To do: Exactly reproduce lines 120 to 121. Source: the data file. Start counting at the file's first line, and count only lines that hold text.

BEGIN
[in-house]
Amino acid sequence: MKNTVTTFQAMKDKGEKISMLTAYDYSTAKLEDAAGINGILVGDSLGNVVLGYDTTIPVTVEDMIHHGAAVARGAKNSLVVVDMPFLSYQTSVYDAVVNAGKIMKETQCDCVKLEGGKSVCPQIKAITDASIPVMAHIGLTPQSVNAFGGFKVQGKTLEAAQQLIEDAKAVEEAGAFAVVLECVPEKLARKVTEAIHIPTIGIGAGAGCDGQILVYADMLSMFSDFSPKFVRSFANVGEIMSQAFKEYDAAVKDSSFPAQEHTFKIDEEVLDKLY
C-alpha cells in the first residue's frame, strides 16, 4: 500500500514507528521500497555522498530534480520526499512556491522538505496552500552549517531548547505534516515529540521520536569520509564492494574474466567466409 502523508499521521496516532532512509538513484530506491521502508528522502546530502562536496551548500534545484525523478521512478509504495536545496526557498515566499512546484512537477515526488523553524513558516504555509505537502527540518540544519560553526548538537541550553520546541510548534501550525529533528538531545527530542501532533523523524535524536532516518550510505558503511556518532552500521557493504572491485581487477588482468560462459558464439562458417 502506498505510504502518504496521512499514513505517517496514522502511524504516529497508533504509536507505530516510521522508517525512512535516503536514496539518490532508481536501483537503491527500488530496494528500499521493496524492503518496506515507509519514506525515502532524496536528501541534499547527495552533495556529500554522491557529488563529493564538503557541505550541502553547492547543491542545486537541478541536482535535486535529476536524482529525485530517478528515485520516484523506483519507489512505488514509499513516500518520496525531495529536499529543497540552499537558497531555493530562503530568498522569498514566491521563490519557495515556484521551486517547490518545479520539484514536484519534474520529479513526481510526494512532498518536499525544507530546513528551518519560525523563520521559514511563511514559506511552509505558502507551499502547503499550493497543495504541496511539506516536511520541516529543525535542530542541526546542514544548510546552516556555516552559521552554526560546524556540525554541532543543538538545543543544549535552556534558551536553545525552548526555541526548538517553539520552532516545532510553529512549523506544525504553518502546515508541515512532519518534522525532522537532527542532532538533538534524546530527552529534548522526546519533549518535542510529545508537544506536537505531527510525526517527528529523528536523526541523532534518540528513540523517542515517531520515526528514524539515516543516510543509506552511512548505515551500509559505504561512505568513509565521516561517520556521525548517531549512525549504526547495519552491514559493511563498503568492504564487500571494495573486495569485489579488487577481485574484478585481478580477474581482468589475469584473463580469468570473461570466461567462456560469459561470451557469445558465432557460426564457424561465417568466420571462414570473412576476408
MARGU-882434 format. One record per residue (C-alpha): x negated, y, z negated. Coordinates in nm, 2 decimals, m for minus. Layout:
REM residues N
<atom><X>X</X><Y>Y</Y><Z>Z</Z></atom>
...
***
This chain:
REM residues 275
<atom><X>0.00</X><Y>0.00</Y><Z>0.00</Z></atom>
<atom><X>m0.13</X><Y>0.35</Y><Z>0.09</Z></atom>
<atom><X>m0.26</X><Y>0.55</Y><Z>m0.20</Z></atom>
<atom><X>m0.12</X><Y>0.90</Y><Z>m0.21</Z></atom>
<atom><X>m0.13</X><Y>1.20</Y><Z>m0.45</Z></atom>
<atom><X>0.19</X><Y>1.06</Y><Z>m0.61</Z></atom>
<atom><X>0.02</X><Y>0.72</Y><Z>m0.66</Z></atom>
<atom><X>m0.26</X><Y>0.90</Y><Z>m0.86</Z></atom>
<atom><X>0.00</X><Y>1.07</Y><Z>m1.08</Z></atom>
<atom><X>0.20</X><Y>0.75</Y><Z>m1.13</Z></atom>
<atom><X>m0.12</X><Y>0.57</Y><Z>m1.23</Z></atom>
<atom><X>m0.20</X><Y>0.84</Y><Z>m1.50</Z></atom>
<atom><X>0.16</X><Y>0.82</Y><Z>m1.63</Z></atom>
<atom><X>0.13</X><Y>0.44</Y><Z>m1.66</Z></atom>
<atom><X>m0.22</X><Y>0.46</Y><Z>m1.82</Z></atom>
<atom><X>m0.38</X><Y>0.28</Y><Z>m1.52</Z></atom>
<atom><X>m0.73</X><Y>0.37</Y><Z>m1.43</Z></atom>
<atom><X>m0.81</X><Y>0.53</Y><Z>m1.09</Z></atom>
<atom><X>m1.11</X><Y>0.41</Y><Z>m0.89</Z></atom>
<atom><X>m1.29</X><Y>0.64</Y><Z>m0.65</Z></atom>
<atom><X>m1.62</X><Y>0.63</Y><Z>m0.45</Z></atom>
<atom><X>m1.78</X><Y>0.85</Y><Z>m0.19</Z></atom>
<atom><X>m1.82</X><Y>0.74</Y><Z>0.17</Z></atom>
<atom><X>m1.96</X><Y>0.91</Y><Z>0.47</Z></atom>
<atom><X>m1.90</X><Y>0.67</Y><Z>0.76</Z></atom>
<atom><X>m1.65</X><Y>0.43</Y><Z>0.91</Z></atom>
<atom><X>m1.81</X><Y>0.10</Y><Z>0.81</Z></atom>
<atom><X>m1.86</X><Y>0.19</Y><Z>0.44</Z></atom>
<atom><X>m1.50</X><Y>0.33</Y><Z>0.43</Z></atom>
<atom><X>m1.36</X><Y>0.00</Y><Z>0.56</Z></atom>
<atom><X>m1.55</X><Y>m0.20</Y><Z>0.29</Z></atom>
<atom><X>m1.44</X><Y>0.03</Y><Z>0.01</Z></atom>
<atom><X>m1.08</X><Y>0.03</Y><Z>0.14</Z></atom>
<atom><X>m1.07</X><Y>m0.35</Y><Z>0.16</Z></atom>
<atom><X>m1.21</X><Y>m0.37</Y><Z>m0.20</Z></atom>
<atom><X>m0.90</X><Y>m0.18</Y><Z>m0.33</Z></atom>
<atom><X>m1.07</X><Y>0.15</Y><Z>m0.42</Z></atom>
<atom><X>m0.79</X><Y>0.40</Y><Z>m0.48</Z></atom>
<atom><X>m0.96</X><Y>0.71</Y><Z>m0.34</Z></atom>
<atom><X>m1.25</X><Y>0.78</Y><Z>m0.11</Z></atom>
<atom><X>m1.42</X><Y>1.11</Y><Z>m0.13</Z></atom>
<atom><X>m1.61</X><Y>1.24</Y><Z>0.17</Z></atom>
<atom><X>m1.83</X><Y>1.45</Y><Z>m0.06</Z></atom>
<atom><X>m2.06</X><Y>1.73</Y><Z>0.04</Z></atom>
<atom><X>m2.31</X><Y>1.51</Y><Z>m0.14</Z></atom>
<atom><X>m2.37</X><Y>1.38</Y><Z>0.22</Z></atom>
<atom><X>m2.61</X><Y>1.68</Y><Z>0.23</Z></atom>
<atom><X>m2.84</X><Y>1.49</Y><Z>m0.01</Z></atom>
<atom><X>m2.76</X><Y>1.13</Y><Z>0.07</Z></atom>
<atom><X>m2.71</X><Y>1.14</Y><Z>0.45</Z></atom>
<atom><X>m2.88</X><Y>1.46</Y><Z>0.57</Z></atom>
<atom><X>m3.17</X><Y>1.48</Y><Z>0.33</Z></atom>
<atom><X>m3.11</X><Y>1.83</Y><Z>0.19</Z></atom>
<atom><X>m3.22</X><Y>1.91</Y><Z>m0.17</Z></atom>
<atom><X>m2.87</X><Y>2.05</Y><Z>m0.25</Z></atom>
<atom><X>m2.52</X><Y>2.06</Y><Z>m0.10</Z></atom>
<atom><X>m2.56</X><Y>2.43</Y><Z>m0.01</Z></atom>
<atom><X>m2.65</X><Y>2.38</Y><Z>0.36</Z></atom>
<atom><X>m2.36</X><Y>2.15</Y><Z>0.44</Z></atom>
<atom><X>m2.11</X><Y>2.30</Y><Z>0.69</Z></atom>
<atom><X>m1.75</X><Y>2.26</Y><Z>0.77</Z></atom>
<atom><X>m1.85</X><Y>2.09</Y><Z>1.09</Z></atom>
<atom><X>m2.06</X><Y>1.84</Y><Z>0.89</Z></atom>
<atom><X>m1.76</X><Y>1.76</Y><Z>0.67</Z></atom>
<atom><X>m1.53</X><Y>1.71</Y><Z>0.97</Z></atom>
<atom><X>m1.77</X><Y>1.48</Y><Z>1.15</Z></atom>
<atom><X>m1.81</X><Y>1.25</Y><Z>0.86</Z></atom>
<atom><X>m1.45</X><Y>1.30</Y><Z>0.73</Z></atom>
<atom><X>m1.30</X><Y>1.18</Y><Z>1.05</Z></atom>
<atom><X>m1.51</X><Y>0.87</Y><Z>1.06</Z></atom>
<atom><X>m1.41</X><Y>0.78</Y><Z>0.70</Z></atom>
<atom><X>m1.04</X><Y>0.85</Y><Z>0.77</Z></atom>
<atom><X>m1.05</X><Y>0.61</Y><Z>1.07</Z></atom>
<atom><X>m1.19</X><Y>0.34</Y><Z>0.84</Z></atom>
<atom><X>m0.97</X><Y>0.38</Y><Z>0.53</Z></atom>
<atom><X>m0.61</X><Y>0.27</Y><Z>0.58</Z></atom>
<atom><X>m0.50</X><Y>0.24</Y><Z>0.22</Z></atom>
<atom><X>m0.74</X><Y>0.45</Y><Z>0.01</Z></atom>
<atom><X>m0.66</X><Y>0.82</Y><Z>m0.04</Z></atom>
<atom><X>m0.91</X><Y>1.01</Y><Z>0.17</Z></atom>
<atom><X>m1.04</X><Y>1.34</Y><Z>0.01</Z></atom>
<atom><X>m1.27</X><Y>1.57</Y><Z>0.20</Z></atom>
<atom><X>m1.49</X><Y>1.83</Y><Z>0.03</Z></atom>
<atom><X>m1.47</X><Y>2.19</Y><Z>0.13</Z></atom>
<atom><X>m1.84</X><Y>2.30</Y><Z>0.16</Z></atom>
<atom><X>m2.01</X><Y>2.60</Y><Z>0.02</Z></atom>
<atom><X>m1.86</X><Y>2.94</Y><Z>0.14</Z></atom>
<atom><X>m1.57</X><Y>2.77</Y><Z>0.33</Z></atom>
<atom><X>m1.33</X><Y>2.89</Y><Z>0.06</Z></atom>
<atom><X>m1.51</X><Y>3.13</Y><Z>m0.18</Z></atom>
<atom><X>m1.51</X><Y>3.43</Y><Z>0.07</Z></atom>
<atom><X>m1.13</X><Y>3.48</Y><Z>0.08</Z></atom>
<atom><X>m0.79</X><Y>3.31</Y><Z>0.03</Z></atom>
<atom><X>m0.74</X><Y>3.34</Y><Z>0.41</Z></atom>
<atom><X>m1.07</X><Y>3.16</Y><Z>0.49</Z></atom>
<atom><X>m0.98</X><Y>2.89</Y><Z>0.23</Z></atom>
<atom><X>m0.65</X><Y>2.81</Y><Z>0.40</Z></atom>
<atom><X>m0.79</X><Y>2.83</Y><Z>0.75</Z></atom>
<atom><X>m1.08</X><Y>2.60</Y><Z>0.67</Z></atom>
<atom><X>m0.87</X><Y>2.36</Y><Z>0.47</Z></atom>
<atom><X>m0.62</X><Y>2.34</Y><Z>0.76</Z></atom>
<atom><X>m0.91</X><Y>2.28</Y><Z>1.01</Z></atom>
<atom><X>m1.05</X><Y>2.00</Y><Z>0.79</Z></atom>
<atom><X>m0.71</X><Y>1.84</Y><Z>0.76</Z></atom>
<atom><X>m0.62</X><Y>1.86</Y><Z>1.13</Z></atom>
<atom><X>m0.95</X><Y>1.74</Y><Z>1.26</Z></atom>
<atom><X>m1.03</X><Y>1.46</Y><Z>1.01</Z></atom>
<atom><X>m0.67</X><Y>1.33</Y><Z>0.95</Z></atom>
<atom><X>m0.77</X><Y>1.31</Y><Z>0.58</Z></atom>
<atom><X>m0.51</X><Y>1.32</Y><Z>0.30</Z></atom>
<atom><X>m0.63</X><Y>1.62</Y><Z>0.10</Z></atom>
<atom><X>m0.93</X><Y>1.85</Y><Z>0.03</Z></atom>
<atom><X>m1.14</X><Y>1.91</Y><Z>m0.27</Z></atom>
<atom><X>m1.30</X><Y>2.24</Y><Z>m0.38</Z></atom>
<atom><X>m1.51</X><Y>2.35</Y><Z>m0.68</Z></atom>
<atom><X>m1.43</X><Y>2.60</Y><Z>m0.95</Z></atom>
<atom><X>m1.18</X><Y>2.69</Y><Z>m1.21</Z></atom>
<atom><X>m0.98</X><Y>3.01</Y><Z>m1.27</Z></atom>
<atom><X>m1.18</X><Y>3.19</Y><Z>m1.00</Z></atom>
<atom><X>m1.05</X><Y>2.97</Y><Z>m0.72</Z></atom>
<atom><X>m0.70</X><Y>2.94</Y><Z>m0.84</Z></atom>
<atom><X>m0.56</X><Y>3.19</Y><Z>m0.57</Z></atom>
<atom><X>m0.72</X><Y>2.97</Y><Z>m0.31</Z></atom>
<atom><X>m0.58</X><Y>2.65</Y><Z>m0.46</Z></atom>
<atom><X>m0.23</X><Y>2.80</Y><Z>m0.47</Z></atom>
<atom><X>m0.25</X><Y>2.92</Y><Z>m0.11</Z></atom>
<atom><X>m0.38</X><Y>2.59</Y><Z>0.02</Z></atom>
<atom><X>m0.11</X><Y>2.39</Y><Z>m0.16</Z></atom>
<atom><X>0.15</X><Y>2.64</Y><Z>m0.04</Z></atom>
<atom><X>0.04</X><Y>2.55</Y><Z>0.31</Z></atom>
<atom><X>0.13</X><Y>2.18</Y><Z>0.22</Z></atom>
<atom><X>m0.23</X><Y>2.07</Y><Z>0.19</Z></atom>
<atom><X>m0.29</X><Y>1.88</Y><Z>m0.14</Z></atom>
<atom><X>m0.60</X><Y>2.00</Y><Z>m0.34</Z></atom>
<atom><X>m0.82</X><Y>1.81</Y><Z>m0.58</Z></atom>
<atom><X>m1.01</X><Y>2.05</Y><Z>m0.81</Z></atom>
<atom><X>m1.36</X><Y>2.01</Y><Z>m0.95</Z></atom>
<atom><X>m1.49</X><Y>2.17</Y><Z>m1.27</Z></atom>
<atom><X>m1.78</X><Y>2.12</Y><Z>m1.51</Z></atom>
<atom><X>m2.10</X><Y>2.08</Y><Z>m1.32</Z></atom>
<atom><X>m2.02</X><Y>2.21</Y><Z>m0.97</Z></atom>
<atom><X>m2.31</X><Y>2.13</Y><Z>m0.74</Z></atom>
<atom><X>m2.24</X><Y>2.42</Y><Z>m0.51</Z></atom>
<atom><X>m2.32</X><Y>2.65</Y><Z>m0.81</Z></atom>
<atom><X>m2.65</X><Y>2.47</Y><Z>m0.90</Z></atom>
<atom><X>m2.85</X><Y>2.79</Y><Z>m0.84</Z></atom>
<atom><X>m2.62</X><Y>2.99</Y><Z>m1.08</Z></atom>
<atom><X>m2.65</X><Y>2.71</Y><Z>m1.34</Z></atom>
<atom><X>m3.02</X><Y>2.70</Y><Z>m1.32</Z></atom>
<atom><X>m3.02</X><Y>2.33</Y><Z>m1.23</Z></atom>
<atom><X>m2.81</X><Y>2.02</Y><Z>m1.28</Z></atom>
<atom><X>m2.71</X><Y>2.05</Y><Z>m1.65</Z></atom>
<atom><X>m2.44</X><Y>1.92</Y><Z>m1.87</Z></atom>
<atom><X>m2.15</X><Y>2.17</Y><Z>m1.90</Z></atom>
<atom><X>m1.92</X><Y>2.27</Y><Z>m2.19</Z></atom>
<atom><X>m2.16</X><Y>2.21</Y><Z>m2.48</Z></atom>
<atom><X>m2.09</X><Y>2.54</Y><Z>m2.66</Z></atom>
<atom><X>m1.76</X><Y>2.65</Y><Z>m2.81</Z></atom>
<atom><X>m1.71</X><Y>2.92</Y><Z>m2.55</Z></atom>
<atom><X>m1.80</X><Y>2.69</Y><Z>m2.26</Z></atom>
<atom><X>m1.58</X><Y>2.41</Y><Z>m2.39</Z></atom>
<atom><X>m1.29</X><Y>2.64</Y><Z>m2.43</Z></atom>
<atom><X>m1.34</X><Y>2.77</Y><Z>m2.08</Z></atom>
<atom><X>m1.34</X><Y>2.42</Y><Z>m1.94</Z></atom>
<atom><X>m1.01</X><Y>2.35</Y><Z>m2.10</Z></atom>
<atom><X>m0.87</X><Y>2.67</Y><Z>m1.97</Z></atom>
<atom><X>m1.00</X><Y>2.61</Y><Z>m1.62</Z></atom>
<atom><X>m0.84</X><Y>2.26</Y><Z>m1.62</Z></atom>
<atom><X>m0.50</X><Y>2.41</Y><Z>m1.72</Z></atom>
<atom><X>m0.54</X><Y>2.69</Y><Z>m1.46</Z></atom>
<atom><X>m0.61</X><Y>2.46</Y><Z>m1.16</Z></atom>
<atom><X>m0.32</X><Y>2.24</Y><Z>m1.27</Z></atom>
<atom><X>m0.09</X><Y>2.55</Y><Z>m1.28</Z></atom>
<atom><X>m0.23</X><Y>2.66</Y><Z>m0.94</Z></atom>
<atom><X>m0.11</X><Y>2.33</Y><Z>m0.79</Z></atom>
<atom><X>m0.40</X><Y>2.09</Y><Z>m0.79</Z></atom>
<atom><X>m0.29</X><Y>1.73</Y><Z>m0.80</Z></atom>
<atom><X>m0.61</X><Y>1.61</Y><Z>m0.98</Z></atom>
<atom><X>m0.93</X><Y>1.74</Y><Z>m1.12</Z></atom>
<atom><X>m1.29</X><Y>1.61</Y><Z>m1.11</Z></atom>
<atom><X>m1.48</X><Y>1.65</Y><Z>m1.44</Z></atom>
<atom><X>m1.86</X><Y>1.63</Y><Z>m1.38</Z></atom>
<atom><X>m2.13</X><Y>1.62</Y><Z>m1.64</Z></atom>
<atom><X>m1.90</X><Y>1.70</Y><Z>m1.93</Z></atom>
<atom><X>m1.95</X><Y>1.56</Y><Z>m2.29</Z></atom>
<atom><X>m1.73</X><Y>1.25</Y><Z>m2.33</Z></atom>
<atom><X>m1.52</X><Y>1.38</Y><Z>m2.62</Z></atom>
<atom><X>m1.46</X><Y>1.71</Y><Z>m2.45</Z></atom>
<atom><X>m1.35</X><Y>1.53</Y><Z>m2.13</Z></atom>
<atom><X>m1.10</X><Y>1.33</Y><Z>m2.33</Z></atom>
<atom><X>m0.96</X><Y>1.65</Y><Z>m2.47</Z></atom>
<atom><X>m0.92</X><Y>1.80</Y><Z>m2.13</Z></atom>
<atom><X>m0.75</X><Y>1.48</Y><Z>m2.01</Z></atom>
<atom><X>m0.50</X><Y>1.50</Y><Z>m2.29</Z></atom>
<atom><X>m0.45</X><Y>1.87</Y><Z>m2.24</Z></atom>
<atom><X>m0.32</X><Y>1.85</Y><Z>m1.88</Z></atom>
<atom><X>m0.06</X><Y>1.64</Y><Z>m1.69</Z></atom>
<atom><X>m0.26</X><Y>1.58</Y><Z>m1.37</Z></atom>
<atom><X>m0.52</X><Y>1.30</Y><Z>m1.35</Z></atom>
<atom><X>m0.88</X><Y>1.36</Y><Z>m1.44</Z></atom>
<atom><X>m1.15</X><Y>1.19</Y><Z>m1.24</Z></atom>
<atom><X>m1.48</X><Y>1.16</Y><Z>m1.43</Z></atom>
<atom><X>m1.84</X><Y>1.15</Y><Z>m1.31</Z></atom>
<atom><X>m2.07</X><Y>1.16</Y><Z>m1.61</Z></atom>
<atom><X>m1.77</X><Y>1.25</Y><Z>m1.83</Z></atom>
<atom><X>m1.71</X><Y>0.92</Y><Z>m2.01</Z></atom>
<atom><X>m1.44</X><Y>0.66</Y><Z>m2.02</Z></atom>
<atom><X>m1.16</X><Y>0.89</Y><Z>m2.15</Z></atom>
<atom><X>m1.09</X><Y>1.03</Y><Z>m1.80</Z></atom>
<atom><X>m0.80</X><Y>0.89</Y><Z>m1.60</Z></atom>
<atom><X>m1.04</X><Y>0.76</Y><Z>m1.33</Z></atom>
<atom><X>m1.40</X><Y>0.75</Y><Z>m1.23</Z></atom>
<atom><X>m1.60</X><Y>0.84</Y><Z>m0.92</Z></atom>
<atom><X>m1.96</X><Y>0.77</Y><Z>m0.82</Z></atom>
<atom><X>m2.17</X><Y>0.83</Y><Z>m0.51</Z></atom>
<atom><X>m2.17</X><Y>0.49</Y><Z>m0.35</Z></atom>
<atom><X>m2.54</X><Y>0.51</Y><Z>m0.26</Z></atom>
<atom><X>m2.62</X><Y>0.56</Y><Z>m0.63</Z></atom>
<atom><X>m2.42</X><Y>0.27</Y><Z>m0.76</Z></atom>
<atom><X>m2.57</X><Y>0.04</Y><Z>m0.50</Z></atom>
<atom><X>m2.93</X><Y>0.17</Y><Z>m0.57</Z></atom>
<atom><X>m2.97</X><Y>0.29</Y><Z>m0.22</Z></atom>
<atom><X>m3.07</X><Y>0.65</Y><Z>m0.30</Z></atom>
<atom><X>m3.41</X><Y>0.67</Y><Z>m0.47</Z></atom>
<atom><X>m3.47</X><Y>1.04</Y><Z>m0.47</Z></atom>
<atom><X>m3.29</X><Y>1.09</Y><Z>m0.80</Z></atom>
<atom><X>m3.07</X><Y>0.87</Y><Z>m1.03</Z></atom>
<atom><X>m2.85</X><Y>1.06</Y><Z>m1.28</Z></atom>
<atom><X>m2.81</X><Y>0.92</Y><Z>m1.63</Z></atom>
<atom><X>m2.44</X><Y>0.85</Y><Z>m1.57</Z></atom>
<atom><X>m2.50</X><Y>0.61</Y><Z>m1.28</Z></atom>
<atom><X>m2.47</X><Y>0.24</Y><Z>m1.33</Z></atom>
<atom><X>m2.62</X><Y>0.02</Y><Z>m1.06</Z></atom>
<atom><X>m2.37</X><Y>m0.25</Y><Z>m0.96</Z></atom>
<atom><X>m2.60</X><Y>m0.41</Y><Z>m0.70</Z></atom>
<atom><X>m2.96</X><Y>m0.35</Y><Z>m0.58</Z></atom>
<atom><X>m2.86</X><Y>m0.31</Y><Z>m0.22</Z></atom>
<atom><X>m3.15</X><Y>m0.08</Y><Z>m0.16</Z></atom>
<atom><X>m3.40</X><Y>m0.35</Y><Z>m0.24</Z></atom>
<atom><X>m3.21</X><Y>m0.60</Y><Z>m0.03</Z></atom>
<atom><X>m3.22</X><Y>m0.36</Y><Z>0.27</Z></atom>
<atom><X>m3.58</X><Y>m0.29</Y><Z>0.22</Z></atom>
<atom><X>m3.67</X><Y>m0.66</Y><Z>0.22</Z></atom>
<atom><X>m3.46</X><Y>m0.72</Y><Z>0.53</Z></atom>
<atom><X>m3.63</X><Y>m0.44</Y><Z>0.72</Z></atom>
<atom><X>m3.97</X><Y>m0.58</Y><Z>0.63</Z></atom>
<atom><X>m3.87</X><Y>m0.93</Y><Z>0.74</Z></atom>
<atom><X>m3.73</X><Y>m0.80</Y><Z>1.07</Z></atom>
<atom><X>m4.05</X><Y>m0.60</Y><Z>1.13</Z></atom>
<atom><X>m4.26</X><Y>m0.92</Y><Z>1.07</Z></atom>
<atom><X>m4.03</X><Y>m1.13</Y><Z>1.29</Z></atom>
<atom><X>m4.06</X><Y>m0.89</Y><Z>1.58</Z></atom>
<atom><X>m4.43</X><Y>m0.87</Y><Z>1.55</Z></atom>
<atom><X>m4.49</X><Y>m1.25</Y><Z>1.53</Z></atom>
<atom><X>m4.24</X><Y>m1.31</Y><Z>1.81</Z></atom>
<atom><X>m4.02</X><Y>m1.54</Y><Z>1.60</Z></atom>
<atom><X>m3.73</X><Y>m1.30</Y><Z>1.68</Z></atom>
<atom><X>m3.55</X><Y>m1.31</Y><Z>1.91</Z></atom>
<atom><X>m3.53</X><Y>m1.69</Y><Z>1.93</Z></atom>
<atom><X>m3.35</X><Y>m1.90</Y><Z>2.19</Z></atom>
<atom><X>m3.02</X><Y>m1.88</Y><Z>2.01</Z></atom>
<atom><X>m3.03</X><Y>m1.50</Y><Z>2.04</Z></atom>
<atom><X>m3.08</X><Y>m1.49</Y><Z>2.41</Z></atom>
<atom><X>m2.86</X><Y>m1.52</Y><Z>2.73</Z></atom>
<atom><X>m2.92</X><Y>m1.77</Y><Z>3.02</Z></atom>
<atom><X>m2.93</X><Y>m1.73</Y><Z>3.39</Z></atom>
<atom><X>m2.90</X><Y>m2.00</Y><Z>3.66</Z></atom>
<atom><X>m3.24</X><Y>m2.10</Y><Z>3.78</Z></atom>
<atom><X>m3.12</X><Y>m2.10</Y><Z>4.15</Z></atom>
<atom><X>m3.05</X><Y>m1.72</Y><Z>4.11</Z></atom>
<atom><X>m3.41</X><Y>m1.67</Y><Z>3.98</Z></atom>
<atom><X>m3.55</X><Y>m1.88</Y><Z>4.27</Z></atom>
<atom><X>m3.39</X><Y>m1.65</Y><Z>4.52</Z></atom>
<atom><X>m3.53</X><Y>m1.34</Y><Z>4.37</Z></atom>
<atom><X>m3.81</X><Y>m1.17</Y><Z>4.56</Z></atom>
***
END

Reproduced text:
<atom><X>m0.51</X><Y>1.32</Y><Z>0.30</Z></atom>
<atom><X>m0.63</X><Y>1.62</Y><Z>0.10</Z></atom>